January 15, 2020

The Wheel of Time 30th Anniversary




30 years ago today marks the publication of the first book in the massive 14-book Wheel of Time series, The Eye of the World.

The series is very Tolkien-esque, but not being a ‘copy + paste’ The Lord of the Rings clone. The series does have its flaws (it should have only been 6-10 books, for starters) but it helped establish the fantasy genre (until A Song of Ice and Fire re-defined it) and was incredibly beneficial to the American publisher, TOR. I also like to think if it as the first great fantasy series, post The Lord of the Rings. Even though The Lord of the Rings is not a series, but you get my point.



It also has a literary successor, by way of Brandon Sanderson’s Stormlight. Sanderson is relevant here, as he connected the dots Jordan left before he passed - Jordan was unable to finish the series himself.....but it has *an* ending. Think of him as Christopher Tolkien to J.R.R. Tolkien, in this regard. I suggest looking into that series once you finish The Wheel of Time. No, it's not a sequel series, nor related in any way, though to me it's the next, best, logical step after The Wheel of Time.  

I first heard of, and got into the books, around the time that Crossroads of Twilight was published in paperback. At that time, I didn't have the funds I do now, there were quite a few books in the series, and at that time, hardback editions of the earlier books were no longer in print. Or if they were, they were sold out then. Not liking having mixed formats of books within a series (alternating between paperback and hardback) I went for paperback all the way through. The ones I had to wait to get (though I wasn't caught up with reading) was Knife of Dreams - A Memory of Light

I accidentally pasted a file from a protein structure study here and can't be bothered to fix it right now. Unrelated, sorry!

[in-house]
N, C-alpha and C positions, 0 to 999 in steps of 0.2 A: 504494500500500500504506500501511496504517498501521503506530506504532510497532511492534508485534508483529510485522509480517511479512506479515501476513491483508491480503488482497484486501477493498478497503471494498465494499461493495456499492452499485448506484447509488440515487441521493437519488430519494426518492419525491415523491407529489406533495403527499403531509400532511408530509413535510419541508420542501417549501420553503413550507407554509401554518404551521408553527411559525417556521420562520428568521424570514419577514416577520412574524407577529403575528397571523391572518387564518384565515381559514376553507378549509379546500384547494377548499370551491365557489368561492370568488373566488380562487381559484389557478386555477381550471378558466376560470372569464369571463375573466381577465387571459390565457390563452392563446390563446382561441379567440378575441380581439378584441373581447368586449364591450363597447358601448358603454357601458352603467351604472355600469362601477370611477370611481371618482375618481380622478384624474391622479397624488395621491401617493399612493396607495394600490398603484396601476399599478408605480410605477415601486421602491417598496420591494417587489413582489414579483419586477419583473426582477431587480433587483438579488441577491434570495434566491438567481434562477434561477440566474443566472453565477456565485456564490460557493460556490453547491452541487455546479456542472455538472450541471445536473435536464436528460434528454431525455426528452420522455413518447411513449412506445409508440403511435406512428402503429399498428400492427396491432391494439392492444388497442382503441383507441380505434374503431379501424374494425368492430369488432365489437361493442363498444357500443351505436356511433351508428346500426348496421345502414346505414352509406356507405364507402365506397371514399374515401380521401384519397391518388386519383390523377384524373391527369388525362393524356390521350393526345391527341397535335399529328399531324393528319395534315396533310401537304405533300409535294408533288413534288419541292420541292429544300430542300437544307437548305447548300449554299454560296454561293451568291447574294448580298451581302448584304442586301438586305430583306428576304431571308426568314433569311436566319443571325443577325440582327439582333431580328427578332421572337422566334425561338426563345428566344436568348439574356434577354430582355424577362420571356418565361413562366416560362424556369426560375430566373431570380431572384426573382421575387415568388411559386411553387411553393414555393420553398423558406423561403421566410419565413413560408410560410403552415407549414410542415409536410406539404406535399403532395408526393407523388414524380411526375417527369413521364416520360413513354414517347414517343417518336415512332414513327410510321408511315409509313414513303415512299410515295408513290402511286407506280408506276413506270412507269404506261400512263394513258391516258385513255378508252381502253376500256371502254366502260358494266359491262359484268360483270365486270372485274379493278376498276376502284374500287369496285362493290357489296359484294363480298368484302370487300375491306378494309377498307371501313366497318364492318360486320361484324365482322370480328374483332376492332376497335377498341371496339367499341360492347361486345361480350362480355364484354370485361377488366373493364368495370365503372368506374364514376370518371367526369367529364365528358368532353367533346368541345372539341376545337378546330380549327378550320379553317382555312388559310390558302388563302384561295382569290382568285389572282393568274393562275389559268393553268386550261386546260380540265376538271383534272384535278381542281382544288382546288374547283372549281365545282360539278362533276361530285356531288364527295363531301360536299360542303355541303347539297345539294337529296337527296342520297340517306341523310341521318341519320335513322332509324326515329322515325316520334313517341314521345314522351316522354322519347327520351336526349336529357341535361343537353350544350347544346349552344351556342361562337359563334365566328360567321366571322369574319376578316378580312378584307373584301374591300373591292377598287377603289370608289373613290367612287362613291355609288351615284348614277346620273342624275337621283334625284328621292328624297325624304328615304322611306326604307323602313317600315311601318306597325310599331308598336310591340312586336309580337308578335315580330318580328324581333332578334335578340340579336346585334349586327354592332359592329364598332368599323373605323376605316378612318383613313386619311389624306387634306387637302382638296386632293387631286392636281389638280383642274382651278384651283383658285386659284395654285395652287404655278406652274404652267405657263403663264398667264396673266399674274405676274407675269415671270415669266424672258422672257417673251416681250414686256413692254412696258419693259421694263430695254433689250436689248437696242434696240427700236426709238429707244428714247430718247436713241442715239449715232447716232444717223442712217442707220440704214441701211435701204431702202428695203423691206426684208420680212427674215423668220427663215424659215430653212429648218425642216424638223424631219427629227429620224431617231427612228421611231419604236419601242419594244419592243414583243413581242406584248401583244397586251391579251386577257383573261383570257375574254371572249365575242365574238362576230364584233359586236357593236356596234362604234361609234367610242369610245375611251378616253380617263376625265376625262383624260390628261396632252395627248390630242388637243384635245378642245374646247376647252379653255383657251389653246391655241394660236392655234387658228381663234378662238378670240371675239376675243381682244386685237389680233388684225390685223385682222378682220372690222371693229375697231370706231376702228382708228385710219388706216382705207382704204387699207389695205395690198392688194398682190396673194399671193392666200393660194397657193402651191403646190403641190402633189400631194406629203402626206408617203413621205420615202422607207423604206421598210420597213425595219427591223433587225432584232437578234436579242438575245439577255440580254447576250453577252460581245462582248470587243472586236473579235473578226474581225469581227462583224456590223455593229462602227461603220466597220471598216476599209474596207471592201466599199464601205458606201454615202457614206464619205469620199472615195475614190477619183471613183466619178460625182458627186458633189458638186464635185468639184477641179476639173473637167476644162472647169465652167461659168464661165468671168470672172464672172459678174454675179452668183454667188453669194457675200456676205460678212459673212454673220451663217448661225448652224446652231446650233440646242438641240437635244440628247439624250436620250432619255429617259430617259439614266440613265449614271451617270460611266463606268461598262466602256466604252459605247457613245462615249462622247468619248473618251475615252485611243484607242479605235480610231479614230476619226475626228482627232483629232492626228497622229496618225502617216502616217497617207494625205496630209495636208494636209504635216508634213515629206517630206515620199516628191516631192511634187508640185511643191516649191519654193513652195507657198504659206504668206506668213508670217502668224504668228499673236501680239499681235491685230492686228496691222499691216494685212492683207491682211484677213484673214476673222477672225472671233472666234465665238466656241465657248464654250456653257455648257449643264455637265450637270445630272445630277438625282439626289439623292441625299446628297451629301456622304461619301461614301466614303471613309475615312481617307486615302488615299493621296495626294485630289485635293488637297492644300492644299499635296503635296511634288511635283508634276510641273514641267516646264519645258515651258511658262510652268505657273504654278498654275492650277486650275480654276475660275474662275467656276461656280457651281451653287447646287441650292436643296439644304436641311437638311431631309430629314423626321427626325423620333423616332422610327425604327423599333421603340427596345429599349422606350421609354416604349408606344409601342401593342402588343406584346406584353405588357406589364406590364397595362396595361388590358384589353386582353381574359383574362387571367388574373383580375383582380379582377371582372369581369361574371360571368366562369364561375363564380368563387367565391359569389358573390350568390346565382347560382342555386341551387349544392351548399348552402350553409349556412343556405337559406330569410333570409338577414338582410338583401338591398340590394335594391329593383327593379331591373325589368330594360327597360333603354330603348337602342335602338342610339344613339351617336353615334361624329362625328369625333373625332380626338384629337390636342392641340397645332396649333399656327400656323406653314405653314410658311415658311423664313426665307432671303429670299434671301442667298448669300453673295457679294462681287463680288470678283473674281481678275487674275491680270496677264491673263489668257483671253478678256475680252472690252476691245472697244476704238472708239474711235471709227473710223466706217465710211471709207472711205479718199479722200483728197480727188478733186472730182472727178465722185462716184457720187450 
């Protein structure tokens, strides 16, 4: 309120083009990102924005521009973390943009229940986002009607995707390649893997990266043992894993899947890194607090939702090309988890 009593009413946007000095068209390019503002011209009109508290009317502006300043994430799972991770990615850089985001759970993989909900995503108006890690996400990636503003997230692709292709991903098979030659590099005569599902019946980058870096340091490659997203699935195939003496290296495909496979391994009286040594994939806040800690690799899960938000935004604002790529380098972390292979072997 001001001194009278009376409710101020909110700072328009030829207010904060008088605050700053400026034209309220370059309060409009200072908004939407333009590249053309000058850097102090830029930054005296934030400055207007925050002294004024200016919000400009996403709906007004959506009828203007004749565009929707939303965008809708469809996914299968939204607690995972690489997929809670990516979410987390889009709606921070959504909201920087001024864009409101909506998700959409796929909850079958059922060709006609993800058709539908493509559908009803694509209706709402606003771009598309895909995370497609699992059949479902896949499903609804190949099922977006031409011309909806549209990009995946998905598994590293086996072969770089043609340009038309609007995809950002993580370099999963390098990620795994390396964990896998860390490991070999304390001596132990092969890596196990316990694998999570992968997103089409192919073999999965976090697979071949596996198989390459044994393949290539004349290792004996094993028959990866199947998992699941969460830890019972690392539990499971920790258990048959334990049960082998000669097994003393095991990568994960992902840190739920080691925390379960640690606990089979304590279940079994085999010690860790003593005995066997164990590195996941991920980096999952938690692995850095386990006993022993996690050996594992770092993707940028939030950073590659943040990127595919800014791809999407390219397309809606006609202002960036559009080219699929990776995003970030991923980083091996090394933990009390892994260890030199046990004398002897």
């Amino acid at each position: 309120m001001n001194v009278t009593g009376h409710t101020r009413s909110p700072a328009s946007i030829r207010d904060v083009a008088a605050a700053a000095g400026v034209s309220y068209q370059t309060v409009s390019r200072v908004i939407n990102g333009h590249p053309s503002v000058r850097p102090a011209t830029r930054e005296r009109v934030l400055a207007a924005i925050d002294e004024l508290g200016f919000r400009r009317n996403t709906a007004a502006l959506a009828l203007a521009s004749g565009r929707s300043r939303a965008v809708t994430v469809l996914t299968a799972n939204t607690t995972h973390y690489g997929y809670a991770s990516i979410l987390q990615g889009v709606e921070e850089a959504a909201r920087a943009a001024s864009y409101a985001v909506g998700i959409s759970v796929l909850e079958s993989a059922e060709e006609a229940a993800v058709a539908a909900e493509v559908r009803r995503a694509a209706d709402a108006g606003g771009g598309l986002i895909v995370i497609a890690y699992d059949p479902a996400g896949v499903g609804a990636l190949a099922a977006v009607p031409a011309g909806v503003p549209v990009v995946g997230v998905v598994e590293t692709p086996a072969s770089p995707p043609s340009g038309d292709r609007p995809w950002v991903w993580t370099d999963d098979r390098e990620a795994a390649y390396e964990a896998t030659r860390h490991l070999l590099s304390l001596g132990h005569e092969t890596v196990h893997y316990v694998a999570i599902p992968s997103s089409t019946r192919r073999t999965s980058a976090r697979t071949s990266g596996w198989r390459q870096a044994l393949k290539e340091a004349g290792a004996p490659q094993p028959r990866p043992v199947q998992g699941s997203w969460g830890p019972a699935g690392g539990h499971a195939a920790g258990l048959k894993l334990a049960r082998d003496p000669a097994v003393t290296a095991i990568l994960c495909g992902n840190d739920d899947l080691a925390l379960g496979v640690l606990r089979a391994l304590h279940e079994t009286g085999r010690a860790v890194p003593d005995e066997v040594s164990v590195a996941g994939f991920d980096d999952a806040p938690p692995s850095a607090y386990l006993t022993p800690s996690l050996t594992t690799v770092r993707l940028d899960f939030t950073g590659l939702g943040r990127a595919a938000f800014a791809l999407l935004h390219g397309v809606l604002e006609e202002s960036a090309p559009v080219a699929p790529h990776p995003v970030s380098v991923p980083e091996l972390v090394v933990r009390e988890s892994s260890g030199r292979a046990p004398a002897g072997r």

I got introduced to them by way of a very close friend of my family, who also likes fantasy. I believe that The Wheel of Time was her favourite series. Or, among her favourite.

There hasn't been that many editions of the books over the years; however for the 30th anniversary, I wanted to showcase a particular edition. One that I wish had existed when I initially got the books. They are the trade paperback editions offered by TOR. They are about as large as a hardback, and easier to open than those tight, cramped, $10 editions. The larger format offers the text in a nice, readable font, as well as maps that aren't as small or squashed as the cheaper, smaller, paperbacks. The artwork itself is...let's say, more modern than the original editions. The only thing is, I'd wish they chose a different cover image for The Eye of the World in this format. The image itself is fine, though doesn't depict what the book, or series, is about.  

Here are the books, in order, and the ISBN's for the editions I recommend:

The Eye of the World:
9780765334336

The Great Hunt:
9780765334343

The Dragon Reborn:
9780765334350

The Shadow Rising:
9780765334671

The Fires of Heaven:
9780765334640

Lord of Chaos:
9780765334657

A Crown of Swords:
9780765336460

The Path of Daggers:
9780765336477

Winter's Heart:
9780765337801

Crossroads of Twilight:
9780765337818

Knife of Dreams:
9780765337825

The Gathering Storm:
9780765337832

Towers of Midnight:
9780765337849

A Memory of Light:
9780765337856

Companion:
9780765314628

The Stormlight books also exist in the same format, by the way. Here are their ISBN's:

The Way of Kings:
9780765376671

Words of Radiance:
9781250166531

Oathbringer:
9781250297143


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